The Taxonomy of Pilot Violation Behaviours

Defining violation behaviour

Since World War One there have been a large number of aviation accidents caused by human factors, which associating with people’ unsafe behaviours as being slips, lapses, mistakes or violations. In order to better interpret the cause of these air disasters, authors later have developed the taxonomy of errors to percept these failures, but in where all errors are normally explained in the condition of pilot intending to follow rules. However, by some chance the outcome of the catastrophe is attributed to the error of individual violation behaviours. “Violation behaviour is characterized by an intention to deviate from regulations, rules or procedures" (as cited in English & Branaghan, 2011, p. 1). The Federal Aviation Administration (FAA) defines the intentional conducts as a deliberate behaviours in which pilots are aware their behaviours against regulations or rules. According to the concept of common law, the violation acts may be seen as criminal acts (English et al, 2011).As the acts of reporting violation behaviour may involve reporters into the disciplinary or legal actions, violations are probably less reported by conventional flight safety management systems. Yet, according to the violation acts that recorded by Line Operation Safety Audits (LOSA), the data shows that “over half of the observed pilot deviations from SOP were violations” (as cited in English et al, 2011, p.2).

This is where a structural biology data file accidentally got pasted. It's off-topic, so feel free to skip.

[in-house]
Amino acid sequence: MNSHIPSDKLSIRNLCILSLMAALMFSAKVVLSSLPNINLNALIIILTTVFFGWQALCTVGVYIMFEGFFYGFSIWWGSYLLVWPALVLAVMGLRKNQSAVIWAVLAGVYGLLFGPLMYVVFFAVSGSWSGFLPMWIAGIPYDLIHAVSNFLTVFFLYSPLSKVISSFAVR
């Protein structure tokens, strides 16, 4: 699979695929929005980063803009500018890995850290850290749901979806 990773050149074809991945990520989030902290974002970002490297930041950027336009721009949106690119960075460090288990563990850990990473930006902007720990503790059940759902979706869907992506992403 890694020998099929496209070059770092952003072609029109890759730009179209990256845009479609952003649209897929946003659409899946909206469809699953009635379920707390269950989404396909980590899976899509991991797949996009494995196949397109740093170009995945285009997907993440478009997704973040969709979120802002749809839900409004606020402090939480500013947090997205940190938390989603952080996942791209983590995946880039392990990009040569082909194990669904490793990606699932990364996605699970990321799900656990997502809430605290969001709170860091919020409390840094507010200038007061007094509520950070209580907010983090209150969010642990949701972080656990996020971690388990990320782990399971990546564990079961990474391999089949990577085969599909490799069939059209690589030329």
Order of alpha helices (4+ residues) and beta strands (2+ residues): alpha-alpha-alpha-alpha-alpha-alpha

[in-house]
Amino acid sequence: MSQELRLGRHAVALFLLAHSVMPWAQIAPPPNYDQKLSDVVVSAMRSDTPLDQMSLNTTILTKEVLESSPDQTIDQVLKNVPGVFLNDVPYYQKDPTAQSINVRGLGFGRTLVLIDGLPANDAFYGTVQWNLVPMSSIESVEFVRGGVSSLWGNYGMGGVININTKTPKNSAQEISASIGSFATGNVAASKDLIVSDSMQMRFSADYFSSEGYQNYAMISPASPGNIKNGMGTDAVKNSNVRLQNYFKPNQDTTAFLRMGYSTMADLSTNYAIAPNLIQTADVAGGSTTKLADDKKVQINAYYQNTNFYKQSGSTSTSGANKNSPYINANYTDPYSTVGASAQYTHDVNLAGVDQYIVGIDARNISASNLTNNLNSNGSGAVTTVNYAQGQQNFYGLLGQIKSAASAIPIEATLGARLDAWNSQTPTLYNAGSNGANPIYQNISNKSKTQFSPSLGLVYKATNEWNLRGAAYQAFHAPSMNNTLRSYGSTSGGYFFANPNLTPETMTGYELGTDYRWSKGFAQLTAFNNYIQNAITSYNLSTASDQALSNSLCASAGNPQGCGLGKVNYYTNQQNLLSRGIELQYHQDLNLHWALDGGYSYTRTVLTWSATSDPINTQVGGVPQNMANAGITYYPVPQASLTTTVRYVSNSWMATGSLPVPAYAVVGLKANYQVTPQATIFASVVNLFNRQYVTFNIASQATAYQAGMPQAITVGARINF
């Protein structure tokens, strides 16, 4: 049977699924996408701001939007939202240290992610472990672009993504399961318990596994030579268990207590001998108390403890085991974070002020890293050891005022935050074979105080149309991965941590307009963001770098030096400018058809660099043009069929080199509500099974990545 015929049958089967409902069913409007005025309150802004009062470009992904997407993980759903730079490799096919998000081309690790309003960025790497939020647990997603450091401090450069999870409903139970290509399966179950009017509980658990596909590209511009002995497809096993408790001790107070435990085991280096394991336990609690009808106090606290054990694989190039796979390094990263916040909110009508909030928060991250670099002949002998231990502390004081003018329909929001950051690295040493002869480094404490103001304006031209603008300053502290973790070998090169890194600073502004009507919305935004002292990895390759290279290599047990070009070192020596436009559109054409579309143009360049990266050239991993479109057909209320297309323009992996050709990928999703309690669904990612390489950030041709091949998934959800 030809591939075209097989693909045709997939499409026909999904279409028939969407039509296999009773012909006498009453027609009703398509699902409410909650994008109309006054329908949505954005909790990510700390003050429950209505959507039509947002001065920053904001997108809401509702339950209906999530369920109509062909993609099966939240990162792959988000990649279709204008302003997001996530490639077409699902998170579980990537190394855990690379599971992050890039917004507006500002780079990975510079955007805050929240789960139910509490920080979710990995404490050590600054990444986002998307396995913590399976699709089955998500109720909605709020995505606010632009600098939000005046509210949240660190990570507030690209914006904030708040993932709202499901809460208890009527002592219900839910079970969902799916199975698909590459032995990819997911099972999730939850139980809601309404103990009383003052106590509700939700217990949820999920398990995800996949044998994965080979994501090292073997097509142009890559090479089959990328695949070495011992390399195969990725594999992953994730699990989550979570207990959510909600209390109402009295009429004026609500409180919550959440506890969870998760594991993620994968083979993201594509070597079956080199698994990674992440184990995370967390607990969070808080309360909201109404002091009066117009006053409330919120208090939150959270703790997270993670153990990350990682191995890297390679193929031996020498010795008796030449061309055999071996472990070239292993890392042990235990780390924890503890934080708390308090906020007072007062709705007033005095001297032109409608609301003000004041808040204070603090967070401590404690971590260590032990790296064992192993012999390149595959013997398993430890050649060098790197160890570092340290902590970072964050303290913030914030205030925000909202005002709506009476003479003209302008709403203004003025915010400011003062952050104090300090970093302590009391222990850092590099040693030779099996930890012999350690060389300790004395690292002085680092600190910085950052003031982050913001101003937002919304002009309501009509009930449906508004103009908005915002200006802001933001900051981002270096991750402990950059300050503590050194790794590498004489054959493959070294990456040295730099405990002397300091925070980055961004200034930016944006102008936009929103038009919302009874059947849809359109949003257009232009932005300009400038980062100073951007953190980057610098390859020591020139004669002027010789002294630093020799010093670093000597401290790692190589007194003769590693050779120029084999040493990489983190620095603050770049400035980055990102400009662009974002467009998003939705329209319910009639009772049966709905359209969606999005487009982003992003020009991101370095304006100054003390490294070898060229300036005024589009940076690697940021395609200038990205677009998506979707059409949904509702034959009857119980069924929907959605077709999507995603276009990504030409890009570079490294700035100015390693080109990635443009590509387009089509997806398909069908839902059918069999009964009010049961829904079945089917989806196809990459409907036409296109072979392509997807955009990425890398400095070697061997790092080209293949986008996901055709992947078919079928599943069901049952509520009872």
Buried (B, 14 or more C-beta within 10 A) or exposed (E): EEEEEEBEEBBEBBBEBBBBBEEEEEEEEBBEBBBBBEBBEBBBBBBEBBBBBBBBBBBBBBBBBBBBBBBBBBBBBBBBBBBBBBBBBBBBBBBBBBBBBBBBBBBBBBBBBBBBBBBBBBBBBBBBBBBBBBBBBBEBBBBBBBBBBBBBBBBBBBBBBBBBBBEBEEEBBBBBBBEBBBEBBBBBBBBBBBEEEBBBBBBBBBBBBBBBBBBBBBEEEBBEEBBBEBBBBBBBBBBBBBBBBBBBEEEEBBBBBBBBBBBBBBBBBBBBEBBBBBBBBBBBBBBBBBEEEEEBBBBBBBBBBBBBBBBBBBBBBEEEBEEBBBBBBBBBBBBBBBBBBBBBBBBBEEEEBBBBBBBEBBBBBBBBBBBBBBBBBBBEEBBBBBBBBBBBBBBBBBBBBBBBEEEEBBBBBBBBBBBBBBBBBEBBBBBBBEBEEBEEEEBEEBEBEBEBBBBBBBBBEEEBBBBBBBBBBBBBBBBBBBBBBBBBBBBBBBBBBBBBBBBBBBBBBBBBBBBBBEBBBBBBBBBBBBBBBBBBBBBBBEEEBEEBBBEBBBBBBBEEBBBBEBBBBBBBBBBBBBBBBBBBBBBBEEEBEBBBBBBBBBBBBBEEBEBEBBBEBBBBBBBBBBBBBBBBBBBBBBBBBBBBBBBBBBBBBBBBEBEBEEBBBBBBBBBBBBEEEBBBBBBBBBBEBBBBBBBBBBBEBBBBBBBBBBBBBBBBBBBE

The taxonomy of pilot violation behaviour

Through the consideration of pilot's motivation to violate SOP which based on the study of 'the pairwise similiarity of vilotaion reasoning'1and accident reports from the NTSB, English and Branaghan (2011) sub- divided the HFACS (Human Factors Analysis and Classification System) category of violation at the unsafe behaviour level into four taxa:

  1. Improvement: the intention is to improve safety and increase production, a desire to get better job done.
  2. Malevolent: the intention is to give rise to harm or make a decline of production, a desire to cause damage or sabotage.
  3. Indolent: the intention is to improve the operator relaxation, a desire for lethargy.
  4. Hedonic: the intention is to seek operator stimulus (fun) and excitement, a desire for sensation.

These four categories are distributed into two orthogonal dimensions (A flowchart presenting a method for classifying violations is shown as Figure. 1); the violations of improvement and malevolence are shown on an axis that expresses by intending to influence the aircraft safety or the economics of flight, for either positive or negative purpose; although the intentions of indolent and hedonic violations are not going to change the outcome of flight, the operator violating behaviour along a sensation axis, such as lazy to relax (indolent) or feeling for excitement or fun (hedonic), have adversely influence the flight safety, and may eventually lead to air accidents (English et al, 2011).